Scaling Out Agroecology to Nourish and Cool the Planet

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To learn more about – or provide significant funding to – this project, please contact Lever for Change.

Project Summary

Hunger and climate change are two of the most pressing issues of our time, and they are deeply connected. Industrial agriculture is polluting our water and soil, pumping out commodity crops people cannot eat, and emitting 30% of all greenhouse gases while leaving 2 billion people hungry and malnourished.The solution to these crises is agroecology; a set of sustainable, chemical-free agricultural practices that produces abundant food, increases ecological resilience, conserves natural resources and pulls carbon out of the atmosphere. Agroecology, already practiced worldwide, is proven to reduce hunger, create economic stability, cool the planet, and strengthen democratic engagement. WhyHunger will scale agroecology by partnering with established social movements representing millions of food producers, women, youth and indigenous peoples. Over the next five years, we will build agroecology schools, organize farmer-to-farmer trainings, develop educational tools and shift policies to equip and support 500,000 farmers to grow food sustainably.

Problem Statement

Hunger and climate change are among the world’s most pressing problems. Over two billion people experience hunger each year, many of them small-scale farmers and most of them women, youth, people of color and Indigenous people. At the same time, scientists warn that we have twelve years to curb greenhouse emissions before there are devastating impacts on human life.Our climate and food crises are deeply linked. The rise of industrial agriculture has led to the overproduction of commodity crops for animal feed, biofuels and trade, while exacerbating hunger, soil damage and water pollution. The food that is produced is lower in nutritional value, carries dangerous levels of chemical pesticides, and isn’t accessible or affordable for most of the world’s hungry people. Factory farming is also among the largest contributors to climate change, pumping out over 30% of all greenhouse gases annually. Meanwhile, increased drought, flooding and natural disasters caused by a changing climate are wiping out industrial monoculture crops ill-equipped to withstand stress. This crop loss not only threatens global food security, it traps farmers in cycles of poverty, hunger and debt.Small-scale farmers have developed agroecology as a viable alternative to the industrial food system. The key leverage point is to invest deeply in select geographies to test agroecological practices, hone effective teaching methods, document successes and pilot strategies to implement supportive policies.Now is the time to make a big investment in scaling agroecology, so we can nourish the planet and our population before it’s too late.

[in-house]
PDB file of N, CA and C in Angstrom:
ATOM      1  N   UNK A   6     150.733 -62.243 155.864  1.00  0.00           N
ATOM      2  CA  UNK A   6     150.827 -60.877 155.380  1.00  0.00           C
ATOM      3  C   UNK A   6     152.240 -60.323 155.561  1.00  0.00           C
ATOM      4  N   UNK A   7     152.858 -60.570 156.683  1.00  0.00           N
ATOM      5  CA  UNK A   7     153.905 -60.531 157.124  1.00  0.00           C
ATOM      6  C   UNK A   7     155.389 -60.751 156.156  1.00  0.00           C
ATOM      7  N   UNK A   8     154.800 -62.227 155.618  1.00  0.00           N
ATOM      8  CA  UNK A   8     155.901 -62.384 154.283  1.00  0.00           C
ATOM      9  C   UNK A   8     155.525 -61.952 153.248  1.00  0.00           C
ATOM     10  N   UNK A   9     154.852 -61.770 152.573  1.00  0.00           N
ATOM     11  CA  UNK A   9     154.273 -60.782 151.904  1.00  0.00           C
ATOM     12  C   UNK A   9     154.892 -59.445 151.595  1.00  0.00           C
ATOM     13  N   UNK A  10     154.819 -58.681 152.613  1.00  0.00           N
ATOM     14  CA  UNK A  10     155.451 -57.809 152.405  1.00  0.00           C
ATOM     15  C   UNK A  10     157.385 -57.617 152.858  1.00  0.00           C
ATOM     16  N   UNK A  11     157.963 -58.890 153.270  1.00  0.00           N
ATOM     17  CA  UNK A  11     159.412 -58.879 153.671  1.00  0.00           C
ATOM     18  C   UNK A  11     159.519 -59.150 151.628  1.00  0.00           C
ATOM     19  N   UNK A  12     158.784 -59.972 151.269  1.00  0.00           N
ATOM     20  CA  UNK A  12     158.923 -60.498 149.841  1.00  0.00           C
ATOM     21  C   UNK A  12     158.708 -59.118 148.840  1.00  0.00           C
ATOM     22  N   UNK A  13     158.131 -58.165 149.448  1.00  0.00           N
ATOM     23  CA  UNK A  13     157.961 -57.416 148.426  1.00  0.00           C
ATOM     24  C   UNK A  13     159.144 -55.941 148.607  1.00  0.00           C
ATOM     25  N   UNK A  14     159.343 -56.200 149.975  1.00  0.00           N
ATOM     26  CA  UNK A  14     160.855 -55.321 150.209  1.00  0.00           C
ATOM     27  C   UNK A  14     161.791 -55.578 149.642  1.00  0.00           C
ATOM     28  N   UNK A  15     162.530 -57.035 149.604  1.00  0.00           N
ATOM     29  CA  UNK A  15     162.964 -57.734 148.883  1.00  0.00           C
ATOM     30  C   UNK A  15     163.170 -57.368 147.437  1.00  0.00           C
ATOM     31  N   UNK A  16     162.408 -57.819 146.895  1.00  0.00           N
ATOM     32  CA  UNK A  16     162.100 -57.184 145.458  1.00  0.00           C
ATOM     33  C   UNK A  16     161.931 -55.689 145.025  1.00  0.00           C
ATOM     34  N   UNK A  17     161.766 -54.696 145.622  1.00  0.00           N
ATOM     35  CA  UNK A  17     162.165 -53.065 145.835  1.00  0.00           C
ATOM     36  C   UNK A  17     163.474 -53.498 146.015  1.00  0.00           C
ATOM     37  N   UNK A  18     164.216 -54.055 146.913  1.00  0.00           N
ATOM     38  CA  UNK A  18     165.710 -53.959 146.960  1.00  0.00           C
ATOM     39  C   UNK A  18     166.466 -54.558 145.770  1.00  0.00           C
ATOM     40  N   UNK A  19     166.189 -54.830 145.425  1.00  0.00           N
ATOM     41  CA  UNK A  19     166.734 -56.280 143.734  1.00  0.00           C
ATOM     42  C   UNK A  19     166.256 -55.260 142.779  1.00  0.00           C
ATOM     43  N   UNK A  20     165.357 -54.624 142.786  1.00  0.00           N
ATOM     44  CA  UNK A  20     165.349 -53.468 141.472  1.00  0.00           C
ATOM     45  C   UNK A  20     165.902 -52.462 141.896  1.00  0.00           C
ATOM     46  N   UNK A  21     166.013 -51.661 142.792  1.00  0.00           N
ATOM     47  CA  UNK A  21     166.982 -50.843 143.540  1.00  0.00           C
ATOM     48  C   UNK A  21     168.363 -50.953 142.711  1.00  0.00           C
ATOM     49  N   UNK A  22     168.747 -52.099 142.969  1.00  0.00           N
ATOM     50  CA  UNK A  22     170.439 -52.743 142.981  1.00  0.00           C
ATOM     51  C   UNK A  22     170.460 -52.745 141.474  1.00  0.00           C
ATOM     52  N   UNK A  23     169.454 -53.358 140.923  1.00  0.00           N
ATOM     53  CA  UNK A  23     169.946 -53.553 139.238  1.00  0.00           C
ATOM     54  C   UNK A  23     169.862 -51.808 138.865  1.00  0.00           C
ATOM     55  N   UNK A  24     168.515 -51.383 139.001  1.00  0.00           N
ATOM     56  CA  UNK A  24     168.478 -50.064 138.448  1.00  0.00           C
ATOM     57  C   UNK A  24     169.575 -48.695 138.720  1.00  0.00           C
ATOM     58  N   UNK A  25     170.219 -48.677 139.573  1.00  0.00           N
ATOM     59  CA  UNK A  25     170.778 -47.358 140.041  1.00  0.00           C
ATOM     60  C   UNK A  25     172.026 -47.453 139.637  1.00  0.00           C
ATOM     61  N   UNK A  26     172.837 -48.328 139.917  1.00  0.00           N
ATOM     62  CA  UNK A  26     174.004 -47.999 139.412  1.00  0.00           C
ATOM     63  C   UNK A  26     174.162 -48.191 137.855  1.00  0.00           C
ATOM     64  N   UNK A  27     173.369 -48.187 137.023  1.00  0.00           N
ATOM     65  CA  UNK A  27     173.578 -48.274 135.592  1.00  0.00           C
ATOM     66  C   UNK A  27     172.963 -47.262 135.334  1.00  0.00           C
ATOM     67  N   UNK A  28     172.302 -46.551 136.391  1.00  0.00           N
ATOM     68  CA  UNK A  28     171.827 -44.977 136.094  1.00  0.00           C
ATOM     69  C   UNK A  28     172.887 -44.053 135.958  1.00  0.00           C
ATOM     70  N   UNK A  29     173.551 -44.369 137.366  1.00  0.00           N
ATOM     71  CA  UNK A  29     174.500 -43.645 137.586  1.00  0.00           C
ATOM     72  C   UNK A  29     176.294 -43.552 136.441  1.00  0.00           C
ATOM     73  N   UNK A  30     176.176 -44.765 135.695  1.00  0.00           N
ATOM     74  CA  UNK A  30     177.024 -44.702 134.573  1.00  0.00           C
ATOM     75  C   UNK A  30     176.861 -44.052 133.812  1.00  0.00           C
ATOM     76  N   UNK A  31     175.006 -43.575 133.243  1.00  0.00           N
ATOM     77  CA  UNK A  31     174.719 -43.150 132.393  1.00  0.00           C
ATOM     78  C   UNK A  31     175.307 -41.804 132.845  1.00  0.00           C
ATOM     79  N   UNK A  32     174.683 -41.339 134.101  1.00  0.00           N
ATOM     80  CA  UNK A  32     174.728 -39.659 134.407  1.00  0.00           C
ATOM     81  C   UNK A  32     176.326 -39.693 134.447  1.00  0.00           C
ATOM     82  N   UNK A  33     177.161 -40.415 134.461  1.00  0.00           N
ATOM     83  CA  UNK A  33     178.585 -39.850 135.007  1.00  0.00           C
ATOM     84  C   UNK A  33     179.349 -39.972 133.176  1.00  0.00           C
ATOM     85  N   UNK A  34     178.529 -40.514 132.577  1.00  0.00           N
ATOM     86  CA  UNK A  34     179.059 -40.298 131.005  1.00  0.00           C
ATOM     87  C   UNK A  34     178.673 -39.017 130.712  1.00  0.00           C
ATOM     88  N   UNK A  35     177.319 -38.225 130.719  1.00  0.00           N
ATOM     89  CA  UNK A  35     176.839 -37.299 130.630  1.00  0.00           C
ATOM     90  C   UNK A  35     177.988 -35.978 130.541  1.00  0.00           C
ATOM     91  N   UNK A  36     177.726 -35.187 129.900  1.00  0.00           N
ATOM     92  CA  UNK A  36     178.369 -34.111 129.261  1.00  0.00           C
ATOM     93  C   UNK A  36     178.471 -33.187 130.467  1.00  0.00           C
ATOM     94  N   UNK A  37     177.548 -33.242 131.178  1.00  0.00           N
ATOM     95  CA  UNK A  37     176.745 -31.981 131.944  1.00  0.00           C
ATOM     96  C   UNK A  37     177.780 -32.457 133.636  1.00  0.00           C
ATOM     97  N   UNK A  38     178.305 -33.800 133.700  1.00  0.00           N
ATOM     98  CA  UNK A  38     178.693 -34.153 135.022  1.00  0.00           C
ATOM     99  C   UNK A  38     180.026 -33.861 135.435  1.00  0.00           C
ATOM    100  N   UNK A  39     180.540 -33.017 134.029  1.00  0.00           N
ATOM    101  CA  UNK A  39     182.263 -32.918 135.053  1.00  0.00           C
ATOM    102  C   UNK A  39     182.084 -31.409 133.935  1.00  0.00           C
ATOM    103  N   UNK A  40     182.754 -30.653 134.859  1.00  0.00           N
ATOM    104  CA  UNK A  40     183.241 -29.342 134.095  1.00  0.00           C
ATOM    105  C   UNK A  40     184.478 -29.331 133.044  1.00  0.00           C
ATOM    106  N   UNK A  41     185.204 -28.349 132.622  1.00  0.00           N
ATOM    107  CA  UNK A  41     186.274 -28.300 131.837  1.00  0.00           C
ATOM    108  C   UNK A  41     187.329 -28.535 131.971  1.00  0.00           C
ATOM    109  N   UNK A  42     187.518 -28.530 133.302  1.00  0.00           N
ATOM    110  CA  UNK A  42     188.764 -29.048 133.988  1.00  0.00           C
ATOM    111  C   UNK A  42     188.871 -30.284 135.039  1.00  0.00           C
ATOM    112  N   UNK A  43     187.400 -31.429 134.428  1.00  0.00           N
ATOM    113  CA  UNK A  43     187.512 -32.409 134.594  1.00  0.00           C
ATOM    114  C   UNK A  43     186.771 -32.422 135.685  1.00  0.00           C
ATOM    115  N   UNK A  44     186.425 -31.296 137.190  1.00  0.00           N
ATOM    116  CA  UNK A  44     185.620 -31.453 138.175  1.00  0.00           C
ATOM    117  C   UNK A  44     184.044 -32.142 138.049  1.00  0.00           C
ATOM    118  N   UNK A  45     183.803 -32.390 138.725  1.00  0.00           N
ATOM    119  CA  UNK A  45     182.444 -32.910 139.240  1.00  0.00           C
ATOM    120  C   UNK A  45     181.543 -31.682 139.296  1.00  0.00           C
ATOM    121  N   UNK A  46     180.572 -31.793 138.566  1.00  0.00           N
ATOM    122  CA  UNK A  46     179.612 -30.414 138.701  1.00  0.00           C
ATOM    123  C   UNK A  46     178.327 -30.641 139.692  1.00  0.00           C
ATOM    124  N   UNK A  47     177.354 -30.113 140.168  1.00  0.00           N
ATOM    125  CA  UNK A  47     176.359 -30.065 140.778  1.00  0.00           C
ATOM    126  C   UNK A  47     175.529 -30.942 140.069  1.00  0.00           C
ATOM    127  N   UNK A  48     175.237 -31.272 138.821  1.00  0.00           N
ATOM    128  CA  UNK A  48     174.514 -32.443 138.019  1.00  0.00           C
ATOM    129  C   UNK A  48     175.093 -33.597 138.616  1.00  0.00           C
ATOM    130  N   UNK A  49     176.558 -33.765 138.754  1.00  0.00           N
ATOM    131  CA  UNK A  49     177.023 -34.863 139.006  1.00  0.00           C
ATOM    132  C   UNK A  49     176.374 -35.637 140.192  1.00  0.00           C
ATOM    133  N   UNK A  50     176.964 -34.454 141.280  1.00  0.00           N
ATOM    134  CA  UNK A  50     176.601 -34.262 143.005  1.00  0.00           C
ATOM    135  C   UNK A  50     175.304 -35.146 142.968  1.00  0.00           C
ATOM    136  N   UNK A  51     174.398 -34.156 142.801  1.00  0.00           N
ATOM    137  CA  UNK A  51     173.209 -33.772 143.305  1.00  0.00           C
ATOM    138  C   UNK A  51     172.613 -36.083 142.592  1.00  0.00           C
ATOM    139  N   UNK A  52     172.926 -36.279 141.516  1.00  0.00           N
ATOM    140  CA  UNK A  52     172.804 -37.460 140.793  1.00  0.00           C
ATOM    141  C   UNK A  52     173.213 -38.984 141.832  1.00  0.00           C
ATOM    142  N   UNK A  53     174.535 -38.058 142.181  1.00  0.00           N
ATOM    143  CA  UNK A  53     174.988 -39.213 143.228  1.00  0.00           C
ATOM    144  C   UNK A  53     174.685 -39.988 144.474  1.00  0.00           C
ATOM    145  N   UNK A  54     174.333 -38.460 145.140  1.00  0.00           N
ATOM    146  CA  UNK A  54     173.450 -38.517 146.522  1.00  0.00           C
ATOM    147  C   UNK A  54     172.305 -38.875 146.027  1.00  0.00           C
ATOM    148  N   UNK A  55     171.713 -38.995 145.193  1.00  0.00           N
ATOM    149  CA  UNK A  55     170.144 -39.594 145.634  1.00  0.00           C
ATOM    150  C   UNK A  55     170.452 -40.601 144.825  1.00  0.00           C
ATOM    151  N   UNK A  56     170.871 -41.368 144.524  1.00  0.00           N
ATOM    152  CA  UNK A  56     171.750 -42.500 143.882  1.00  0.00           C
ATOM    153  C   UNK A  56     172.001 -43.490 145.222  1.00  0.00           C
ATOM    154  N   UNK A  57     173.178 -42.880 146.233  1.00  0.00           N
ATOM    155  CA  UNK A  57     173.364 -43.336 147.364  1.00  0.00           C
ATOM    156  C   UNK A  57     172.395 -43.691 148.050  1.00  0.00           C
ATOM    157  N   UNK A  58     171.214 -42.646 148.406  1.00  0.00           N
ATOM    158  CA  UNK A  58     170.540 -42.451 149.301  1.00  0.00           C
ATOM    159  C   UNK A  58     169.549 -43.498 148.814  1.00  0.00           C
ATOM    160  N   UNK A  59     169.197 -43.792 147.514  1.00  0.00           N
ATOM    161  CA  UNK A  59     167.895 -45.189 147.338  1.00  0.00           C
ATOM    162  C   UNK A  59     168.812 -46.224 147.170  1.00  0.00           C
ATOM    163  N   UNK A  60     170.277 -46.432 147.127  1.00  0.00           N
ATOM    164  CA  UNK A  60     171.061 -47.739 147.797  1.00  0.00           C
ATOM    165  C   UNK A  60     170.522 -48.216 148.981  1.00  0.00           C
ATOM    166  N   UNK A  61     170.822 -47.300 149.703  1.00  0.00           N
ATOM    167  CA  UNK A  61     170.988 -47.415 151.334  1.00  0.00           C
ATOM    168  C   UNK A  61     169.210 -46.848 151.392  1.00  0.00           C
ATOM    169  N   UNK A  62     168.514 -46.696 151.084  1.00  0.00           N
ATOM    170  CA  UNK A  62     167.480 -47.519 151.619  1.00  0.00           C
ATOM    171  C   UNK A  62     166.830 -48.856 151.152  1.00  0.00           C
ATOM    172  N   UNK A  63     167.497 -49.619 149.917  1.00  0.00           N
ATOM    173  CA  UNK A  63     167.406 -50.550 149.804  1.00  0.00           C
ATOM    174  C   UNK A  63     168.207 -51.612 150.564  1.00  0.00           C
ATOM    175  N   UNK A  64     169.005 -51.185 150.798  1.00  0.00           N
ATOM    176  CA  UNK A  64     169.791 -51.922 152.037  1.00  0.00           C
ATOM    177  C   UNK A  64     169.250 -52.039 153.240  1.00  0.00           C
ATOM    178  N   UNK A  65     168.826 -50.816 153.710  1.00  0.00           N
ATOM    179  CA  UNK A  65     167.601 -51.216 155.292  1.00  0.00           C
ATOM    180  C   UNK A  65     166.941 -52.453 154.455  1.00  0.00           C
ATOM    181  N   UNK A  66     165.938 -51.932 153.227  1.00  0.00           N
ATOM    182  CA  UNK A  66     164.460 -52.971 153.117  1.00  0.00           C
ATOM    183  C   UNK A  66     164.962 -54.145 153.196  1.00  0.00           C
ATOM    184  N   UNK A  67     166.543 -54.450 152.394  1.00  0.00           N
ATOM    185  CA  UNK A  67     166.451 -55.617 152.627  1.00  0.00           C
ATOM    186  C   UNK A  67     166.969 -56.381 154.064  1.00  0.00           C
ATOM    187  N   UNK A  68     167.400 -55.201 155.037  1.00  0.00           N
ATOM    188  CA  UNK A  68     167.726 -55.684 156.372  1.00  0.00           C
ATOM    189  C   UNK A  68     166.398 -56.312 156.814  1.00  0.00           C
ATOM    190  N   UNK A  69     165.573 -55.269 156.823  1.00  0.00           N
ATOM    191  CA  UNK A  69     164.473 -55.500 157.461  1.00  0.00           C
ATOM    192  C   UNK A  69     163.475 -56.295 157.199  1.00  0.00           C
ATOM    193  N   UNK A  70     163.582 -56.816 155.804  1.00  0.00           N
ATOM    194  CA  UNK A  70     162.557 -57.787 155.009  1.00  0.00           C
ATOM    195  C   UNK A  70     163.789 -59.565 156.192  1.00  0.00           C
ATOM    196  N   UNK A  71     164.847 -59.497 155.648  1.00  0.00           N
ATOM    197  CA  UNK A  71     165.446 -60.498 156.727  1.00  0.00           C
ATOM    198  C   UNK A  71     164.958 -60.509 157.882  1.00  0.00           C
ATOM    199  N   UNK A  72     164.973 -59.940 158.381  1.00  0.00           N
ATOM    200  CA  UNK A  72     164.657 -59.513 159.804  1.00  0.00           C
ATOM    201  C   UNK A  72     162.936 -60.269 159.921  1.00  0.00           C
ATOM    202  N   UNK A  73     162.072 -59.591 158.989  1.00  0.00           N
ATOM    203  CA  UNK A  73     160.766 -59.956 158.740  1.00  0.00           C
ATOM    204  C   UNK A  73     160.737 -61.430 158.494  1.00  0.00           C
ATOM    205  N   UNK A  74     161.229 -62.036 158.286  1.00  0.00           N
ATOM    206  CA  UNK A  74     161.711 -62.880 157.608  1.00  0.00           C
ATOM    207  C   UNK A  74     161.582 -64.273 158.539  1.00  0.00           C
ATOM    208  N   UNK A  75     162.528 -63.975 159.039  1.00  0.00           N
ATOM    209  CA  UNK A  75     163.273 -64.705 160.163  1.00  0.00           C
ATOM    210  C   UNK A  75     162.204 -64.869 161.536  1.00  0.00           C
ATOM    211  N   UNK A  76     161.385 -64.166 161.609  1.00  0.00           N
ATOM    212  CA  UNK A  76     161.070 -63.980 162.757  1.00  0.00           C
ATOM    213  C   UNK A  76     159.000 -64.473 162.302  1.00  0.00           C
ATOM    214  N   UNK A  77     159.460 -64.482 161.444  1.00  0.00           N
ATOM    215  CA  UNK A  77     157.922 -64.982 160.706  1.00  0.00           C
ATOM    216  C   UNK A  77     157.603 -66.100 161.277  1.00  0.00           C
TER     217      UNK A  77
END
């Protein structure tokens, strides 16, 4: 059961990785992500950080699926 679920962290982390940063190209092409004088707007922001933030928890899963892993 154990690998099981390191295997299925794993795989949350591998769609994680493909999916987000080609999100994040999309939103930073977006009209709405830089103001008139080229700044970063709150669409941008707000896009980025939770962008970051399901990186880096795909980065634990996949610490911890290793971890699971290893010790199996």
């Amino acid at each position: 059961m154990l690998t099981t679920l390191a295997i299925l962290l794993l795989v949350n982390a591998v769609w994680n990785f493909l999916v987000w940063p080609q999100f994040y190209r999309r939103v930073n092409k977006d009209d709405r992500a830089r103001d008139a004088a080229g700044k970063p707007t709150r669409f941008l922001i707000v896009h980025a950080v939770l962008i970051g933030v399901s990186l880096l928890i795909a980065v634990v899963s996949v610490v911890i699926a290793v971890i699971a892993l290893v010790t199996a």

Solution Overview

Agroecology produces abundant food by embracing diverse and indigenous crops that create resilient ecosystems. Through demonstrated success on small-scale farms and in scientific studies, agroecology has proven to produce more food than industrial methods, while enriching diets, conserving biodiversity, pulling carbon out of the atmosphere, increasing farmer income up to 30% and boosting economic activity in local food economies.Building an alternative food system requires social power and political will. Agroecology is spread farmer-to-farmer, fostering relationships and popular education designed to engage farmers in holding their governments accountable to supporting sustainable production and ensuring the human right to food.In WhyHunger’s experience, the most effective way to scale both the scientific and social aspects of agroecology is to partner with well-established global movements that have strong infrastructure and millions of members. Over the next five years, WhyHunger and our movement partners will equip 500,000 farmers to nourish their families and communities sustainably and to create the social conditions for agroecology to thrive. Working in 10 locations, we’ll establish baseline data about farmers, food access, land use, soil health, carbon sequestration, crop diversity and yields; and measure success by tracking progress on these key markers. We’ll also document successful policy change strategies, allocations of institutional resources supporting agroecology, and more.Our project will have deep impact in 10 specified locations—increasing food access, invigorating local markets, and restoring natural resources. Our goal for broader impact is to leverage this success to build a strong global case for transforming our food system.

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Project Funders

  • Hard Rock International 2008 - 2016
  • ThoughtWorks

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